RCB boy Mohammed Siraj's trial by fire

Mohammed Siraj played his first Test at the historic Melbourne Cricket Ground on Boxing Day. After three Tests in the Border-Gavaskar series, he was India’s highest wicket-taker with 13 scalps at an average of 29.54.

By the end of the tour of Australia, Mohammed Siraj was leading the pace attack, taking his maiden five-for in Brisbane.   -  Getty Images

Mohammed Siraj has troubled top batsmen with probing spells in his barely three-month-old Test career, but opening the bowling against Australia in mid-January wouldn’t ordinarily have counted among them. However, this was no ordinary January.

India was without Ishant Sharma, Mohammed Shami, Jasprit Bumrah, Umesh Yadav, Ravichandran Ashwin and Ravindra Jadeja. Not one of their first- or even second-choice bowlers was in the XI. With the Border-Gavaskar series still at 1-1, Siraj, playing only his third Test, charged in from over the wicket to David Warner and slanted one across that ended up on the off stump. Warner, without getting to the pitch of the ball, nicked it to second slip where Rohit Sharma took an outstanding low catch.

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“It was just my third Test, but I was the most experienced in that pace attack,” said Siraj with a smile. India’s pace attack in the fourth Test comprised Siraj, T. Natarajan, Navdeep Saini and Shardul Thakur. While Natarajan was making his debut, Saini and Thakur had played one Test each.

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Siraj played his first Test at the historic Melbourne Cricket Ground on Boxing Day, and by the end of the tour, he was leading the pace attack, taking his maiden five-for in Brisbane. After three Tests in the Border-Gavaskar series, he was India’s highest wicket-taker with 13 scalps at an average of 29.54. “I was playing the role of a senior bowler [at the Gabba]. Head coach Ravi Shastri and bowling coach Bharat Arun asked me not to overthink and stick to the basics that brought me success at the first-class level. In Brisbane, I didn’t do anything different from Melbourne or Sydney.”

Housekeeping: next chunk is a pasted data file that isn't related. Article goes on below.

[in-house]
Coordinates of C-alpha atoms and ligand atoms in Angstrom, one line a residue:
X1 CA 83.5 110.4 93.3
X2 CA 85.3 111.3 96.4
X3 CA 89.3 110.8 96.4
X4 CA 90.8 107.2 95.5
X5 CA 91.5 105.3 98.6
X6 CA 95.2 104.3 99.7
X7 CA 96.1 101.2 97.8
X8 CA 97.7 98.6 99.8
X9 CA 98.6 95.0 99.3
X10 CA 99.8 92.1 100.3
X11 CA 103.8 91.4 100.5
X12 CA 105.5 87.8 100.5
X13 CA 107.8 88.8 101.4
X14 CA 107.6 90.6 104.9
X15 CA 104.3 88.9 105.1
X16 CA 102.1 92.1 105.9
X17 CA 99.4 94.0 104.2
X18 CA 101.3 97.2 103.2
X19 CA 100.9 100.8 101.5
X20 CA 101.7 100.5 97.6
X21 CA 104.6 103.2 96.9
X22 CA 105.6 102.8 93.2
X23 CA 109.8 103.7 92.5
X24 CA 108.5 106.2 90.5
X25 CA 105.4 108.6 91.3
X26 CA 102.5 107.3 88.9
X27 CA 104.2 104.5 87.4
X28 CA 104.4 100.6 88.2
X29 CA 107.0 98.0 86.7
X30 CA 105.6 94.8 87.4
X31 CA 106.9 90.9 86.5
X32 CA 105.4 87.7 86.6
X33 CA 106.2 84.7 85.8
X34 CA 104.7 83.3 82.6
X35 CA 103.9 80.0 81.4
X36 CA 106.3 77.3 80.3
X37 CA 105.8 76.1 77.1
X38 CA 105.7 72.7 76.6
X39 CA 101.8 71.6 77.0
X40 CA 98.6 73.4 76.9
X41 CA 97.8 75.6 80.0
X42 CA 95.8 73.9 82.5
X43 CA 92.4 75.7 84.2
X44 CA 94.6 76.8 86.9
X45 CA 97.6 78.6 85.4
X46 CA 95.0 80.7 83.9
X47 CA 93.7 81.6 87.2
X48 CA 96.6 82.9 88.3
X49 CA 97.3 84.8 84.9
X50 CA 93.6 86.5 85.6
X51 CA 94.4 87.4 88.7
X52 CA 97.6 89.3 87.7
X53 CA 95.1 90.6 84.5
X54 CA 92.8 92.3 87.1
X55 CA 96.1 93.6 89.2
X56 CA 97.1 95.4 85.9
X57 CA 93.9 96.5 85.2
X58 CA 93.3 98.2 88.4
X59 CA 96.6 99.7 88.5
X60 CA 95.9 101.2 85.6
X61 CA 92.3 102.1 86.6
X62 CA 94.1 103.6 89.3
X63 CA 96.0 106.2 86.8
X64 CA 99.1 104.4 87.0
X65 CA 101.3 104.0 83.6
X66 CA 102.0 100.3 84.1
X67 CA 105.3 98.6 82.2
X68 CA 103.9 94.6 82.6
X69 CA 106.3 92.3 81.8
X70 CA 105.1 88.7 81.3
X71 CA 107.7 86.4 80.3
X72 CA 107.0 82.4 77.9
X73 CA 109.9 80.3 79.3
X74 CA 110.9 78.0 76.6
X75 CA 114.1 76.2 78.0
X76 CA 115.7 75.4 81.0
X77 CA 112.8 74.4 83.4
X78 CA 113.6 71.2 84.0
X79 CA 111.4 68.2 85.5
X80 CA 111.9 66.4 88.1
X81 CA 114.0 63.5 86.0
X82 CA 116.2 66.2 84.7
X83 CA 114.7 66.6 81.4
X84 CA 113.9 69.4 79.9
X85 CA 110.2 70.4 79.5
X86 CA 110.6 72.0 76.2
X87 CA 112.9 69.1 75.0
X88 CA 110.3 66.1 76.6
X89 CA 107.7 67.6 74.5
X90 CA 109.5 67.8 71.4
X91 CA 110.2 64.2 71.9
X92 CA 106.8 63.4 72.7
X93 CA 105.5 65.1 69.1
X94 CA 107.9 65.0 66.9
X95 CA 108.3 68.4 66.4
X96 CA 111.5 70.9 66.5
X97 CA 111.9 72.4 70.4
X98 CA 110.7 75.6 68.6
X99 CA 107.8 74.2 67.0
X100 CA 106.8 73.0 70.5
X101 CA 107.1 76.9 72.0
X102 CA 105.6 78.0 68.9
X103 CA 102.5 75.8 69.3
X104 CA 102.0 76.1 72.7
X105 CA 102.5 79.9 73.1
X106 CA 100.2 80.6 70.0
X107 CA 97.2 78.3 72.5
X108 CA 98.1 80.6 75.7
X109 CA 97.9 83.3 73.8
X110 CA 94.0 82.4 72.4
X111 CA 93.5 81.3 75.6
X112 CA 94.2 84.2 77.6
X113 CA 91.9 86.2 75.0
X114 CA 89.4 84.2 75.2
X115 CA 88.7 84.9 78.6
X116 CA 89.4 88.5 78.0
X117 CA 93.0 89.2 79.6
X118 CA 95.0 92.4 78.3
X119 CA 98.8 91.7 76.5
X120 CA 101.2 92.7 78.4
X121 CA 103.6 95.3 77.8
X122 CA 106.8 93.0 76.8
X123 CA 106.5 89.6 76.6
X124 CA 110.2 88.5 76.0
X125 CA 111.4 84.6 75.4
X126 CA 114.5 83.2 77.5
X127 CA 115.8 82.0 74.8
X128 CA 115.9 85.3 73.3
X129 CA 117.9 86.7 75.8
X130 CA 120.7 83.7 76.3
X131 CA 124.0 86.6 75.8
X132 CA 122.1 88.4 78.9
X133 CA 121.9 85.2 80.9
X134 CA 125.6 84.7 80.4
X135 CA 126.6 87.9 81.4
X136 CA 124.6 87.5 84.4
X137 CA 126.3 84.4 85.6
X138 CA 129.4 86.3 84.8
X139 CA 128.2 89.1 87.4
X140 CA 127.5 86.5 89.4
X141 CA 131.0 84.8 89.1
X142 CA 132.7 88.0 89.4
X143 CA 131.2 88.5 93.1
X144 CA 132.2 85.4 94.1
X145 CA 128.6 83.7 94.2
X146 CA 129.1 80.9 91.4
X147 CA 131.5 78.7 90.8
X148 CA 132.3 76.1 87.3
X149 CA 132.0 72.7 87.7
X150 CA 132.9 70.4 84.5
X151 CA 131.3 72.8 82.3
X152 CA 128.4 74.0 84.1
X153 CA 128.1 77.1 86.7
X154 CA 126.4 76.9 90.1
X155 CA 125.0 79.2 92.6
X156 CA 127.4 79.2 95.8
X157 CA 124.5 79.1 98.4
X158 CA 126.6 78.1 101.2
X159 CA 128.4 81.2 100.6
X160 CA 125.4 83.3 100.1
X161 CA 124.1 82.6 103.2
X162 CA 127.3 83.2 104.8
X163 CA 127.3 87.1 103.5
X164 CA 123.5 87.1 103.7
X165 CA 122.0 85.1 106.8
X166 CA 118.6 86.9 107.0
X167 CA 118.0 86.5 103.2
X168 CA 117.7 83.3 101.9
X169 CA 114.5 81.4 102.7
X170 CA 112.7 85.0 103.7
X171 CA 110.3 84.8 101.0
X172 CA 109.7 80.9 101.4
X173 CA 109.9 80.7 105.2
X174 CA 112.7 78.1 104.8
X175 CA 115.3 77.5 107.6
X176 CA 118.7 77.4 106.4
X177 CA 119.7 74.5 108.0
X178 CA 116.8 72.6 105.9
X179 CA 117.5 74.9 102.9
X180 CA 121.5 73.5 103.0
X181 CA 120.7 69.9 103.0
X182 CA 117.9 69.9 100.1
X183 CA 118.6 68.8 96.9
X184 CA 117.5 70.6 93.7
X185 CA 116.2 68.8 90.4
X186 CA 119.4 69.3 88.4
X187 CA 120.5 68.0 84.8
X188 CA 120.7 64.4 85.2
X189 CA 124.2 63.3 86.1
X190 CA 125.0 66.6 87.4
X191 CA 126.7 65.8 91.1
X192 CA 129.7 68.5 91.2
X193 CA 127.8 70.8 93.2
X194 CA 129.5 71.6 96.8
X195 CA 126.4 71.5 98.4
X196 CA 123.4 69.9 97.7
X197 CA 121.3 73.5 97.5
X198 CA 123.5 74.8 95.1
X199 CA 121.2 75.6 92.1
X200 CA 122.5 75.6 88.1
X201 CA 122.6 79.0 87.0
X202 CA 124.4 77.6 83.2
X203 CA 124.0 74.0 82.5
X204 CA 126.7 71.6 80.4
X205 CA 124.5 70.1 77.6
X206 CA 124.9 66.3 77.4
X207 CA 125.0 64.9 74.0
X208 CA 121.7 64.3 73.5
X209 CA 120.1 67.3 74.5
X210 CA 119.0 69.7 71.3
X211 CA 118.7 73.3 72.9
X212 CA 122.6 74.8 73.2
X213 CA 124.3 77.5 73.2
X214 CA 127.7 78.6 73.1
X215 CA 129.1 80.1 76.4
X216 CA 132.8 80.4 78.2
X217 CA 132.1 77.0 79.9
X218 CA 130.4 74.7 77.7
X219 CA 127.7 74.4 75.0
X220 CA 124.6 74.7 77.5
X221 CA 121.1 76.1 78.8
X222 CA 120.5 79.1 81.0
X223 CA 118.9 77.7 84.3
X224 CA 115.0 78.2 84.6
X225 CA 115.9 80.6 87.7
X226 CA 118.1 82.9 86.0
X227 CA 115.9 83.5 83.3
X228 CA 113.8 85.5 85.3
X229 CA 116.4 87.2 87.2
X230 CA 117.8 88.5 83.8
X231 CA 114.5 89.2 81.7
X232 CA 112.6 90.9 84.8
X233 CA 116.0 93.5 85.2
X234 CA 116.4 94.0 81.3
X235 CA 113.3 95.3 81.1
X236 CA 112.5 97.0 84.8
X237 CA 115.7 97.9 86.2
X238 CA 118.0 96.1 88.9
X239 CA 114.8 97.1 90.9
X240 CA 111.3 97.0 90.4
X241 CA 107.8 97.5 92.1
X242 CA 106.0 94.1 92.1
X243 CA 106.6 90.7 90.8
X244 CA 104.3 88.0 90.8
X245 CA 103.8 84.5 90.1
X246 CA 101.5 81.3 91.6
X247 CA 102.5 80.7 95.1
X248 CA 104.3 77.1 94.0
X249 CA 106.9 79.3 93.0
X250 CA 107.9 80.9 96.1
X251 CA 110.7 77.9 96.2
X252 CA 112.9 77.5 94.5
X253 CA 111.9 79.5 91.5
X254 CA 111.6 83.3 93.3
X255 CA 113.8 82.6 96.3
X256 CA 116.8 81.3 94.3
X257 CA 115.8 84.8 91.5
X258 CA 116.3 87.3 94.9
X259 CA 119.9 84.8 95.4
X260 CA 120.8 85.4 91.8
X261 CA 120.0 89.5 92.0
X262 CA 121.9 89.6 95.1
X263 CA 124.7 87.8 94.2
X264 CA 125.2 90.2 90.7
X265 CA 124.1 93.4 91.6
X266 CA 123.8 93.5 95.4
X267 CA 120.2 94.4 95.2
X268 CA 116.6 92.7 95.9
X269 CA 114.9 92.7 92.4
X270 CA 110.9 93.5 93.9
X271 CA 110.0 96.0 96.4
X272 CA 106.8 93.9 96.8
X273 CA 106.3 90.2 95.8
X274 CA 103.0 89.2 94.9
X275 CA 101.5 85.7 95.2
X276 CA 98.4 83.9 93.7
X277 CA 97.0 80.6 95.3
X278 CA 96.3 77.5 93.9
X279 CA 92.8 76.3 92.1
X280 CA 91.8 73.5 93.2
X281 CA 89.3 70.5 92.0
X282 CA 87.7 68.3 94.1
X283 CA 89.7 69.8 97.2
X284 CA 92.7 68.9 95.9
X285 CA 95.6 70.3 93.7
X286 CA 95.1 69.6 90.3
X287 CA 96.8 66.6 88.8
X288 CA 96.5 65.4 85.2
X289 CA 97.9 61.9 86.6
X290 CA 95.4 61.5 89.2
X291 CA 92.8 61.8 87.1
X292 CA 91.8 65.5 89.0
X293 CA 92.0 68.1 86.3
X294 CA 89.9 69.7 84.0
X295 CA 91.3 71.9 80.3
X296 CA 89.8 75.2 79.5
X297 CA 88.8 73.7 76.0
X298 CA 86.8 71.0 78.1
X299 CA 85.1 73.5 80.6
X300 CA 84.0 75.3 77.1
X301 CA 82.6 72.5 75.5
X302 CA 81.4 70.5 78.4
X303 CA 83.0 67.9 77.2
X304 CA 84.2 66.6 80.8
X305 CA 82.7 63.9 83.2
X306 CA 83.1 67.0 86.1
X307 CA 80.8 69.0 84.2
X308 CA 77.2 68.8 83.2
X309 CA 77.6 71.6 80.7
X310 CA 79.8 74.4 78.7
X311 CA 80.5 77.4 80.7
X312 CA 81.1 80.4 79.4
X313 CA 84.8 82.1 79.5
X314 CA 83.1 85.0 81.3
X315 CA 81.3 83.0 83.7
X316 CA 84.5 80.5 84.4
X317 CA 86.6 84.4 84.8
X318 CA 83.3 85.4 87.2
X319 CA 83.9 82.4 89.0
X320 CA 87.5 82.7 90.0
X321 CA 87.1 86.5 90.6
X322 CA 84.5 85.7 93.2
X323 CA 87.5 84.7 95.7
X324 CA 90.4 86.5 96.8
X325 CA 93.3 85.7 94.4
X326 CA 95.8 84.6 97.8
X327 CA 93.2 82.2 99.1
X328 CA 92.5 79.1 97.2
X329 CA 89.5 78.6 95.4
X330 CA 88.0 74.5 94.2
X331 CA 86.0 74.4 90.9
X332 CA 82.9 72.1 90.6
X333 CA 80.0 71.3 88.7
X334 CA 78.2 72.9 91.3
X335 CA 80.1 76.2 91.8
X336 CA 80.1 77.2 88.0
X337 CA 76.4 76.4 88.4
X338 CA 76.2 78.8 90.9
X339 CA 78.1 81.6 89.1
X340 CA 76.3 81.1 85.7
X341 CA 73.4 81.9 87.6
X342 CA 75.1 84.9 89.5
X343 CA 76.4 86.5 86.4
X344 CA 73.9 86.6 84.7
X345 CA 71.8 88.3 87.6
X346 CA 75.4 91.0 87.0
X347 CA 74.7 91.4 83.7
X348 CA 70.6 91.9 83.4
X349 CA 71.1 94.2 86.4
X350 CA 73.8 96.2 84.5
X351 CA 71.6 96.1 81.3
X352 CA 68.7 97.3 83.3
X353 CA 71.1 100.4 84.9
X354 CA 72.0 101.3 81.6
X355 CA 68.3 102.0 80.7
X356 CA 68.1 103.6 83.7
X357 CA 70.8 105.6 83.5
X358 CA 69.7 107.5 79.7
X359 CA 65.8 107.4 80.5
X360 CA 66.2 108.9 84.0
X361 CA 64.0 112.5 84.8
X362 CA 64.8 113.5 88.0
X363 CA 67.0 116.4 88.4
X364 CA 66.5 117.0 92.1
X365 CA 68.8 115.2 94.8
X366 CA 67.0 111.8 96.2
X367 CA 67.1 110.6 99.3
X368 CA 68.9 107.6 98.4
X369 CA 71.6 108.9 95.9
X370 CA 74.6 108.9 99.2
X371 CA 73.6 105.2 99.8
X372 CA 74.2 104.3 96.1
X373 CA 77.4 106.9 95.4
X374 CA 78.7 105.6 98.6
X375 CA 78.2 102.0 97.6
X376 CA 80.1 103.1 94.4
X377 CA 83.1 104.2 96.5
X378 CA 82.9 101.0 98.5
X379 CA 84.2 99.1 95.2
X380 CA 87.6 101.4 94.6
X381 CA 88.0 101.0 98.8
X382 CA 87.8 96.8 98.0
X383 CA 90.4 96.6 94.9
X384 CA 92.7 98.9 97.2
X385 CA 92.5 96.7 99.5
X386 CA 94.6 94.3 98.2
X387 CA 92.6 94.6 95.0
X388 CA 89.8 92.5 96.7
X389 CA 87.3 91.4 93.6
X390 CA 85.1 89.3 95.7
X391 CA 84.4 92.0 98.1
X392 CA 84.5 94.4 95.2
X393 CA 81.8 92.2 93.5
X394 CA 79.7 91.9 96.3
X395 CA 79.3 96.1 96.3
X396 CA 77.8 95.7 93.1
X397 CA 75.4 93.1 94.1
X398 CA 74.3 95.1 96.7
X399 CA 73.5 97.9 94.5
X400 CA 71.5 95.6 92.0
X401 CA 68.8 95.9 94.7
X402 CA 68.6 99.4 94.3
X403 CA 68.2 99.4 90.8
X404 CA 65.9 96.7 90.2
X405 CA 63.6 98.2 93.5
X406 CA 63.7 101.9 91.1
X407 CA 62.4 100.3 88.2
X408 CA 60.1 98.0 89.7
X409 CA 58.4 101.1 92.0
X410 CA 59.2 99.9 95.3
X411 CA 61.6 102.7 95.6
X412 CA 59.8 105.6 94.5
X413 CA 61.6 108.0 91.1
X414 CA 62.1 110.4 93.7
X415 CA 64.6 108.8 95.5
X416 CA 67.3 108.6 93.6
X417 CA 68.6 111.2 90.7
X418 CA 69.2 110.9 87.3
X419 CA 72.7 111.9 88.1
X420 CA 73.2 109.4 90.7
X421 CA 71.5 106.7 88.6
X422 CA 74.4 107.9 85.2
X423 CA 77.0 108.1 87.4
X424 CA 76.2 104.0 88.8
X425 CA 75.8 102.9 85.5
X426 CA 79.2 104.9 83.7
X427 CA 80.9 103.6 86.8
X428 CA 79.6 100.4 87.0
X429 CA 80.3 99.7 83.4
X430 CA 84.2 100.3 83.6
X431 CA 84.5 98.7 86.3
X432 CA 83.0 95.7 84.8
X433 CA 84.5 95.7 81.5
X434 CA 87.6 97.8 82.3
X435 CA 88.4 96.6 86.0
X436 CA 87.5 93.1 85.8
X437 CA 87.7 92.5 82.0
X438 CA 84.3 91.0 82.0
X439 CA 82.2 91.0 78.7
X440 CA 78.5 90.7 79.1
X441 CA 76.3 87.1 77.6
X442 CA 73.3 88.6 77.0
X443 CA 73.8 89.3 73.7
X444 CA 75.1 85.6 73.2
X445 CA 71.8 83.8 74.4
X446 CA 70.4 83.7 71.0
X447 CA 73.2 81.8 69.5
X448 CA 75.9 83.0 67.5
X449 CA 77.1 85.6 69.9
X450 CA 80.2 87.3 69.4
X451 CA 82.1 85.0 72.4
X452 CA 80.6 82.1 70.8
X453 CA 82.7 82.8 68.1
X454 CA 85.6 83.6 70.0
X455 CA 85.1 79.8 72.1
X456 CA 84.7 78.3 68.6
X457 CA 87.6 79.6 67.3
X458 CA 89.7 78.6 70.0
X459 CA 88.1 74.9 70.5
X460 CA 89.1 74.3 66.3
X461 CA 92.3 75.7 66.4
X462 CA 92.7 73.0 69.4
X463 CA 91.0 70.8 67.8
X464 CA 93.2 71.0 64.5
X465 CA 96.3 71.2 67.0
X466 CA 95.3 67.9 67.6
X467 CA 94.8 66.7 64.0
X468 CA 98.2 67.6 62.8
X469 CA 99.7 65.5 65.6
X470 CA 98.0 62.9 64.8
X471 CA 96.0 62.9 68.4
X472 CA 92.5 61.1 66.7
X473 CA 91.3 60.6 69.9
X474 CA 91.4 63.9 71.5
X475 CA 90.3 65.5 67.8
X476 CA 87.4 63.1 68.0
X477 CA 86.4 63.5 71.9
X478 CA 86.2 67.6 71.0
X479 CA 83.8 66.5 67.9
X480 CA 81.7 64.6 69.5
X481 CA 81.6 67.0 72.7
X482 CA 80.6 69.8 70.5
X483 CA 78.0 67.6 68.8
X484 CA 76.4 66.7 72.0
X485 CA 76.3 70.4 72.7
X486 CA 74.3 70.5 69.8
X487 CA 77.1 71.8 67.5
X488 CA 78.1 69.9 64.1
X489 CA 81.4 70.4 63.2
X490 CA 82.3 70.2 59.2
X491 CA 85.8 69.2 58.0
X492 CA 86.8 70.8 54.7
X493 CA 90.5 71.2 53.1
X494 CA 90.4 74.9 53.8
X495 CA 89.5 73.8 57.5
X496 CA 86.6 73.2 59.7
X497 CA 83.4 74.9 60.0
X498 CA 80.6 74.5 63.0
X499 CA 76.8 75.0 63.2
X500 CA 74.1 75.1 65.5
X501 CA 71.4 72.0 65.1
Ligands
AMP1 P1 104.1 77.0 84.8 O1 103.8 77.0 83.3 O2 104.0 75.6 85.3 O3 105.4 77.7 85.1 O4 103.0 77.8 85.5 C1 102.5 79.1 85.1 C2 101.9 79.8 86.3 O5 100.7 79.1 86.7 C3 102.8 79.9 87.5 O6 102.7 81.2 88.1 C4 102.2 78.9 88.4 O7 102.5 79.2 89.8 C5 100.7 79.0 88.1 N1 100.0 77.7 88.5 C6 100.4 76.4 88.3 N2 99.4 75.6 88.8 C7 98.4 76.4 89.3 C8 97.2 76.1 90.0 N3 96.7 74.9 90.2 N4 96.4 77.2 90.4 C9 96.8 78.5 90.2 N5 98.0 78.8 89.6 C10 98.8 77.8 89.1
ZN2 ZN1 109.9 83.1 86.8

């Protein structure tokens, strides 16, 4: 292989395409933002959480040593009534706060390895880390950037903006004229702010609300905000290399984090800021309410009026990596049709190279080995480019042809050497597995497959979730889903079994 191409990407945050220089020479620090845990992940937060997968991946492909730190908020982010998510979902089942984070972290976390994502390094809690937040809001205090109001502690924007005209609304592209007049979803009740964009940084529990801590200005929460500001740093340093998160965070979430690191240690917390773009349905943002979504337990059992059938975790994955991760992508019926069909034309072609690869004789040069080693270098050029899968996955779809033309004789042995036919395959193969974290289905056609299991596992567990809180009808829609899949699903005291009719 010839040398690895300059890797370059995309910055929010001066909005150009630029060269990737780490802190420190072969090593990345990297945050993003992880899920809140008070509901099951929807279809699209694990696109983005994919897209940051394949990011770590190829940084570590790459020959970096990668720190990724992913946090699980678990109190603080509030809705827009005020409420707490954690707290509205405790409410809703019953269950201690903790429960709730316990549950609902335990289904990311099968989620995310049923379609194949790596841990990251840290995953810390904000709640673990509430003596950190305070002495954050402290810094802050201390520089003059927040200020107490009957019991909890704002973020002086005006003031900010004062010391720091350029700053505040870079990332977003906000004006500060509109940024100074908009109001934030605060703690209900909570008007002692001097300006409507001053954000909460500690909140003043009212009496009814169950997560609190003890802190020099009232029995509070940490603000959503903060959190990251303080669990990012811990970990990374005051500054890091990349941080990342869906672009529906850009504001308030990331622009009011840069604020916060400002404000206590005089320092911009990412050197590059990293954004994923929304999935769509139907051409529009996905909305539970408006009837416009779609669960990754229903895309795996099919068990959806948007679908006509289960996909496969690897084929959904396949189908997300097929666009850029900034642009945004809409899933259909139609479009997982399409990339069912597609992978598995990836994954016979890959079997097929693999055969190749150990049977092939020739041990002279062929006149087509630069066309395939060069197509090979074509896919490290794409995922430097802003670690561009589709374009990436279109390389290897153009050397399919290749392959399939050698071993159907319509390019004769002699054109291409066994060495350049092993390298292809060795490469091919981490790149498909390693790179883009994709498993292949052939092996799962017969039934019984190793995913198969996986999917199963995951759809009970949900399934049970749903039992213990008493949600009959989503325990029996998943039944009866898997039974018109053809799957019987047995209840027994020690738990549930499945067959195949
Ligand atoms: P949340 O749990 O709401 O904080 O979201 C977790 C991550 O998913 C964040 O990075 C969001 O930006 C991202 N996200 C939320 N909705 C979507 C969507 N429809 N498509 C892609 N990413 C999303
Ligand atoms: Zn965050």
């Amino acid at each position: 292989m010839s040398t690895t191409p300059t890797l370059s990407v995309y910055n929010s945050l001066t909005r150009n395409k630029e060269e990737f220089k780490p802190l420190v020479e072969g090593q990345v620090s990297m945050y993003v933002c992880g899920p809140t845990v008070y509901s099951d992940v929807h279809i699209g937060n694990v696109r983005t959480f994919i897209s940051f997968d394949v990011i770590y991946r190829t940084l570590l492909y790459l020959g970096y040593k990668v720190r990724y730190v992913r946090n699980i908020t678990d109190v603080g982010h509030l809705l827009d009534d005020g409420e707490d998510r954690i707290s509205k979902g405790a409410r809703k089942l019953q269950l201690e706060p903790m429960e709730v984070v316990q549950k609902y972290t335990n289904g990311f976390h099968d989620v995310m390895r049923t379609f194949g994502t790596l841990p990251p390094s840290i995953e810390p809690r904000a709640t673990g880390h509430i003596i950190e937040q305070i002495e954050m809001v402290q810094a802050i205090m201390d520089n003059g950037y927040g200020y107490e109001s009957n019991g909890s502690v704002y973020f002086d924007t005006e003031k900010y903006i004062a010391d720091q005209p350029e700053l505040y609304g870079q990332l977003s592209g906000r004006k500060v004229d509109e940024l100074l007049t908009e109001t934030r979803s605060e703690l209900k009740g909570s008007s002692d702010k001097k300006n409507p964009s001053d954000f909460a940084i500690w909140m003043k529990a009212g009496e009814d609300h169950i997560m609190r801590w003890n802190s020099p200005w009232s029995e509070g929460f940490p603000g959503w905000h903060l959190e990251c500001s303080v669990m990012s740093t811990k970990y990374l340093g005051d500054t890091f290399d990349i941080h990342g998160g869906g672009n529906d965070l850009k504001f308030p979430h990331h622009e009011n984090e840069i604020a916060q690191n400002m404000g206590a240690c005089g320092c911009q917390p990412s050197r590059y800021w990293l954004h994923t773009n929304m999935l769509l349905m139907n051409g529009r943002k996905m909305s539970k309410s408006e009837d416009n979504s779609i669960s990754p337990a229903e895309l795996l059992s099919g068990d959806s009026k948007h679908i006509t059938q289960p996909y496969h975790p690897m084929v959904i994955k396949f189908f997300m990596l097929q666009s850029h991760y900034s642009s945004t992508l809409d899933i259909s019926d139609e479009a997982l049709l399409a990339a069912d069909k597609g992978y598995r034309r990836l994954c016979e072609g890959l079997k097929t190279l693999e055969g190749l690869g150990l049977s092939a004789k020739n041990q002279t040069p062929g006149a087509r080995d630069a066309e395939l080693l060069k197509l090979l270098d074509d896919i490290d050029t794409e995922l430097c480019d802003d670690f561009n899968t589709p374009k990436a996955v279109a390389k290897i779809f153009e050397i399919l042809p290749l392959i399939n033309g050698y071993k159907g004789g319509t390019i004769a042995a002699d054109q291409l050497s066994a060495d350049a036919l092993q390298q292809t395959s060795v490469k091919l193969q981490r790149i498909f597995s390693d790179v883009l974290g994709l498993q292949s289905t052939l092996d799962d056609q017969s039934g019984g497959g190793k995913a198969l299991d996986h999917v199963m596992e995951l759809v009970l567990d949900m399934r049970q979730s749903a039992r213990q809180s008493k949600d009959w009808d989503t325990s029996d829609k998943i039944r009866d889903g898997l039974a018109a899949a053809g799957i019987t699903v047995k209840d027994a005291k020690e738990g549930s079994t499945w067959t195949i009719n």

Siraj, one of the best red-ball bowlers in Indian domestic cricket, had played 38 first-class games for Hyderabad before his Test debut. The first-class experience had helped and so had the last three seasons, where he had been a regular in the India A setup, touring England, New Zealand, the West Indies and South Africa. Siraj also credited South African bowling legend Dale Steyn, his teammate at Royal Challengers Bangalore (RCB) in the 2020 Indian Premier League, for his inputs. “I used to ask him to keep an eye on my bowling in the nets. He helped me get command over the outswing, which helped me on the Australian tour,” said Siraj.

Siraj was signed by Royal Challengers Bangalore for Rs2.60 crore in the 2018 IPL auction and the 27-year-old feels playing under Virat Kohli in both the T20 extravaganza and national colours has helped him with the transition. “Virat bhai understands my bowling style and my strengths and weaknesses,” he says.   -  K. Murali Kumar

 

Siraj was signed by RCB for ₹2.60 crore in the 2018 IPL auction and the 27-year-old feels playing under Virat Kohli in both the Twenty20 (T20) extravaganza and national colours has helped him with the transition. “Virat bhai understands my bowling style and my strengths and weaknesses. So he knows when to get me into the attack,” Siraj said. “That’s a real plus for me, especially when I’m playing for India. My IPL stints helped me when I started playing for the country. Here [in the IPL], you are playing with and against some of the best batsmen in the world. When you get their wickets, it does a world of good to your confidence.”

Last year, Siraj became the first man in IPL history to bowl two maiden overs in the same game. He picked up three wickets against Kolkata Knight Riders (KKR) for just eight runs, finishing with the second-most economical figures in IPL 2020. “I didn’t even know I would be bowling in the Powerplay in that match,” he said. “I was under the impression I would be first change. But when Virat bhai gave me the new ball, I was happy. I had been practising with the new ball in the nets and now had the opportunity to put it to use. The plan was simple: bowl in the right channels and let the pitch do the rest.” RCB steamrolled KKR by eight wickets and Siraj was named Man of the Match for his mind-boggling figures of 4-2-8-3.

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Siraj was a nets bowler in Hyderabad when India bowling coach Bharat Arun, who was with RCB at the time, saw him bowl. Arun was impressed and made a case for Siraj. “He has played a huge role in my career,” Siraj said. “He saw me bowl in the nets and took an interest in me. Next year, he became the Hyderabad coach in the Ranji Trophy. He gives his bowlers all the freedom and backs them no matter what. That is a big advantage.”

With one One-Day International World Cup and two T20 World Cups scheduled for the next three years, two of which will be played in India, Siraj dreams of representing his country at the big-ticket events. “But I’m not getting too far ahead of myself,” he said. “The key is to give 100 percent in every game I play. Hopefully, the dream to play the World Cup will eventually come true.”